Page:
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Our View: Be prepared, not afraid

What to make of a worst-case scenario?

There’s a temptation to dismiss it as flat-out unlikely. You can’t go through life worrying about the worst that can happen, such as a mammoth earthquake occurring at high tide during a storm.

That’s one reason the experts would do well to equally publicize all the possibilities when it comes to a Cascadia Subduction Zone earthquake and tsunami. Otherwise, as emergency planners go about their business, the rest of us might think they’re just being alarmists.

Editor's Note: When political satire goes bad

Whenever someone mentions the comic strip Doonesbury to me — and that’s not very often — it seems to come in the form of a complaint.

Some folks feel political satire has no place on the comics page, especially if it’s satire they disagree with.

I frankly have no strong feelings about it one way or the other. The viewpoints of the comic strips we publish are pretty diverse, and I see no reason why the spectrum can’t include political satire. Doonesbury creator Garry Trudeau elicits a chuckle now and then, and that’s the best I hope for from a comic strip. Plus, Doonesbury is something of a well-established tradition on comics pages around the country, as are the other strips you see in the Triplicate.

Our View: False economy threatens coast

When congressional Republicans proposed cutting tsunami safety programs just before the tidal waves of March 2011, they were guilty of false economy and bad timing. The Obama administration’s more-recent budget-cutting proposal — after the experience of a year ago — is downright ludicrous.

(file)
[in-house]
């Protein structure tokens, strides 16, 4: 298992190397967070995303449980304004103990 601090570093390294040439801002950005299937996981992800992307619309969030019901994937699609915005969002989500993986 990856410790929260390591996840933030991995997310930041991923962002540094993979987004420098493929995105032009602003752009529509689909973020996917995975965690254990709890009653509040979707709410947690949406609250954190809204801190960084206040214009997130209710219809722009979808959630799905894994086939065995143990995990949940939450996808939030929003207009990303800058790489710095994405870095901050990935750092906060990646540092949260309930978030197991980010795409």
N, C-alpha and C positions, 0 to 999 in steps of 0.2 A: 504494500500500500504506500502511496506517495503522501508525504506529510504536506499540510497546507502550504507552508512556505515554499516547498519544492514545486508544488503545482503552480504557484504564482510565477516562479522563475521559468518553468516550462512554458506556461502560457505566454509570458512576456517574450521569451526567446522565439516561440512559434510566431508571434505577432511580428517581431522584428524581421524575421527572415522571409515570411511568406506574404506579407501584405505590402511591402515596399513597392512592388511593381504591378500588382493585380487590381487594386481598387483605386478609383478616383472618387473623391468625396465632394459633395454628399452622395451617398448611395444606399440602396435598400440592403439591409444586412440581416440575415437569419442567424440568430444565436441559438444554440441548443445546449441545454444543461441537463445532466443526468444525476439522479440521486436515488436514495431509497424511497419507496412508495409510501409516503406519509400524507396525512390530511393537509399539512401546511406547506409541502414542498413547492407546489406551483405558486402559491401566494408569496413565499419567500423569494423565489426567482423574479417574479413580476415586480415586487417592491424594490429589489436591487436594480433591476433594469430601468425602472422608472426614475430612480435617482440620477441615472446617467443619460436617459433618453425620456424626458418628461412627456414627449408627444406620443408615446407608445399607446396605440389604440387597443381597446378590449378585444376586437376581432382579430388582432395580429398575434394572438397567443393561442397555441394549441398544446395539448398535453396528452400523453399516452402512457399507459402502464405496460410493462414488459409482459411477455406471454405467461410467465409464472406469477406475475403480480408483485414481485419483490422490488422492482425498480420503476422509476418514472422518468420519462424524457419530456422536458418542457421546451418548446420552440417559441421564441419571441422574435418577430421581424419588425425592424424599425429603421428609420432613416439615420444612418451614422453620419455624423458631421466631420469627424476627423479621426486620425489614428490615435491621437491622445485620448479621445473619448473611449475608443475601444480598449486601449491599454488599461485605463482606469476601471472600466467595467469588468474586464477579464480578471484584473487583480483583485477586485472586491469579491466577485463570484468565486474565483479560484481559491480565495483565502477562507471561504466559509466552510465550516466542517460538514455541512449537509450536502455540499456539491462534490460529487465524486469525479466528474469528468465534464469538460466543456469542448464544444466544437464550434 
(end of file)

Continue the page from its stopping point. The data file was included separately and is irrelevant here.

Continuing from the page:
The proposed savings are miniscule, but their possible cost, in terms of lives and livelihoods, is significant.

The tsunami-safety programs of the National Oceanic and Atmospheric Administration are examples of the good that government can do at relatively low cost.

Editor's Note: Vignettes from a Northwest tour

“Grand Tour of the Northwest.” That’s how I describe a recent road trip north. It was designed with family visits in mind, but provided some surprises.

First to the scenery out car windows. It doesn’t matter how long the journey, if it starts out at the western terminus of U.S. Highway 199, the first five miles are the best. There’s just nothing to compare with that serpentine weave through old-growth redwoods and walls of ferns.

Beyond that, the city skylines were most memorable: Portland’s watery glitter from the Marquam Bridge in the morning darkness, even-taller Seattle in 360-degree glory from a water tower atop Volunteer Park, and Spokane’s urban compactness (it makes a great snow globe) from nearby Riverfront Park.

To the surprises:

Coastal Voices: Autism — Hopes and challenges

Another year and we are no closer to figuring out autism.

It seems the politicians are jumping on board to figure out where the money should be spent: research, prevention or cure.

As the politicians battle it out at the state and federal level thousands of autistic children are growing up in a world that still isn’t ready for them.

Coastal Voices: Great people define Del Norte

By now you’ve probably heard that our community made the pages of the Sacramento Bee last weekend.